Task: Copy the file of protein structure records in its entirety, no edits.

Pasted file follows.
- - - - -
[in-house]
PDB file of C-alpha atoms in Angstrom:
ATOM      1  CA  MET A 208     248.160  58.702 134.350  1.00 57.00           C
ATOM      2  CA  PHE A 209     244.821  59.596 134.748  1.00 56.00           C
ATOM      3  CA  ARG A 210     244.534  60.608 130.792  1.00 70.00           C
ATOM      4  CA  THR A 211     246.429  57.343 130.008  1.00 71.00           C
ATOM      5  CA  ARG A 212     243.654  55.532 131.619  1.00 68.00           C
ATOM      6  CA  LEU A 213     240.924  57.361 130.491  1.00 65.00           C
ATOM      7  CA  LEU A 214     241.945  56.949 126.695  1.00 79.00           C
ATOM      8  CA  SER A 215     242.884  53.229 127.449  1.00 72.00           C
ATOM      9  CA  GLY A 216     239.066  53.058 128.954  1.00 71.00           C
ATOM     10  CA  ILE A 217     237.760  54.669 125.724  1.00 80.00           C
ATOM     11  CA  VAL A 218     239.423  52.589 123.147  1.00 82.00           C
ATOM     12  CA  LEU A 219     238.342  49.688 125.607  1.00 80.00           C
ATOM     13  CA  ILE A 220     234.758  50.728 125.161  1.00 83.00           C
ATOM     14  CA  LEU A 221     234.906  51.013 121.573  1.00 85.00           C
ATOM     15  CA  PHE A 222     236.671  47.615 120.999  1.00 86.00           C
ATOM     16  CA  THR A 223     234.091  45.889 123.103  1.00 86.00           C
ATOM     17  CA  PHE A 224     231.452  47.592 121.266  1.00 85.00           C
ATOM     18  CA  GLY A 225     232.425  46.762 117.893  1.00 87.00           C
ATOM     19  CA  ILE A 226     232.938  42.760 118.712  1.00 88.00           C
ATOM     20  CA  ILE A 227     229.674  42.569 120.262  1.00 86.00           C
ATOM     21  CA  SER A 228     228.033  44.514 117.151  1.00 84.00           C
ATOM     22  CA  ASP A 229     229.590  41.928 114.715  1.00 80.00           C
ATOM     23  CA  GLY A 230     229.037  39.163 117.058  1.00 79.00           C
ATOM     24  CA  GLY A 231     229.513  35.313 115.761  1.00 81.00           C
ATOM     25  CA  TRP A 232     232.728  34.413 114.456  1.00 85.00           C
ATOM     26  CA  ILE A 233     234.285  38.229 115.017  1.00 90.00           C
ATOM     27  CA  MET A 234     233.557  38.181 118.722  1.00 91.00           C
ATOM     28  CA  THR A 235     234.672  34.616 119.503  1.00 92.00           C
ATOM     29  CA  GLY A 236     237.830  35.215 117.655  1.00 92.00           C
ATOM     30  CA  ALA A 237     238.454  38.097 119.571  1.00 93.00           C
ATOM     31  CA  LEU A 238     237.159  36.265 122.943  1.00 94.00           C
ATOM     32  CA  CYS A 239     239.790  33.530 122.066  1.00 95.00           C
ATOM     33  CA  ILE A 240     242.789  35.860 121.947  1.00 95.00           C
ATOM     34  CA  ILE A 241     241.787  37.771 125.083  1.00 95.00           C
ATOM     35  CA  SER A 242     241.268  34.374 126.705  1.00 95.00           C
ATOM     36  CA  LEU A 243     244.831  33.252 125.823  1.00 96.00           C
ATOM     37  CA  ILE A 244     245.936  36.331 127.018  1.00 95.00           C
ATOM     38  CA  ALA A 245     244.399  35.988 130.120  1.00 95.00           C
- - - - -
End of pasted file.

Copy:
[in-house]
PDB file of C-alpha atoms in Angstrom:
ATOM      1  CA  MET A 208     248.160  58.702 134.350  1.00 57.00           C
ATOM      2  CA  PHE A 209     244.821  59.596 134.748  1.00 56.00           C
ATOM      3  CA  ARG A 210     244.534  60.608 130.792  1.00 70.00           C
ATOM      4  CA  THR A 211     246.429  57.343 130.008  1.00 71.00           C
ATOM      5  CA  ARG A 212     243.654  55.532 131.619  1.00 68.00           C
ATOM      6  CA  LEU A 213     240.924  57.361 130.491  1.00 65.00           C
ATOM      7  CA  LEU A 214     241.945  56.949 126.695  1.00 79.00           C
ATOM      8  CA  SER A 215     242.884  53.229 127.449  1.00 72.00           C
ATOM      9  CA  GLY A 216     239.066  53.058 128.954  1.00 71.00           C
ATOM     10  CA  ILE A 217     237.760  54.669 125.724  1.00 80.00           C
ATOM     11  CA  VAL A 218     239.423  52.589 123.147  1.00 82.00           C
ATOM     12  CA  LEU A 219     238.342  49.688 125.607  1.00 80.00           C
ATOM     13  CA  ILE A 220     234.758  50.728 125.161  1.00 83.00           C
ATOM     14  CA  LEU A 221     234.906  51.013 121.573  1.00 85.00           C
ATOM     15  CA  PHE A 222     236.671  47.615 120.999  1.00 86.00           C
ATOM     16  CA  THR A 223     234.091  45.889 123.103  1.00 86.00           C
ATOM     17  CA  PHE A 224     231.452  47.592 121.266  1.00 85.00           C
ATOM     18  CA  GLY A 225     232.425  46.762 117.893  1.00 87.00           C
ATOM     19  CA  ILE A 226     232.938  42.760 118.712  1.00 88.00           C
ATOM     20  CA  ILE A 227     229.674  42.569 120.262  1.00 86.00           C
ATOM     21  CA  SER A 228     228.033  44.514 117.151  1.00 84.00           C
ATOM     22  CA  ASP A 229     229.590  41.928 114.715  1.00 80.00           C
ATOM     23  CA  GLY A 230     229.037  39.163 117.058  1.00 79.00           C
ATOM     24  CA  GLY A 231     229.513  35.313 115.761  1.00 81.00           C
ATOM     25  CA  TRP A 232     232.728  34.413 114.456  1.00 85.00           C
ATOM     26  CA  ILE A 233     234.285  38.229 115.017  1.00 90.00           C
ATOM     27  CA  MET A 234     233.557  38.181 118.722  1.00 91.00           C
ATOM     28  CA  THR A 235     234.672  34.616 119.503  1.00 92.00           C
ATOM     29  CA  GLY A 236     237.830  35.215 117.655  1.00 92.00           C
ATOM     30  CA  ALA A 237     238.454  38.097 119.571  1.00 93.00           C
ATOM     31  CA  LEU A 238     237.159  36.265 122.943  1.00 94.00           C
ATOM     32  CA  CYS A 239     239.790  33.530 122.066  1.00 95.00           C
ATOM     33  CA  ILE A 240     242.789  35.860 121.947  1.00 95.00           C
ATOM     34  CA  ILE A 241     241.787  37.771 125.083  1.00 95.00           C
ATOM     35  CA  SER A 242     241.268  34.374 126.705  1.00 95.00           C
ATOM     36  CA  LEU A 243     244.831  33.252 125.823  1.00 96.00           C
ATOM     37  CA  ILE A 244     245.936  36.331 127.018  1.00 95.00           C
ATOM     38  CA  ALA A 245     244.399  35.988 130.120  1.00 95.00           C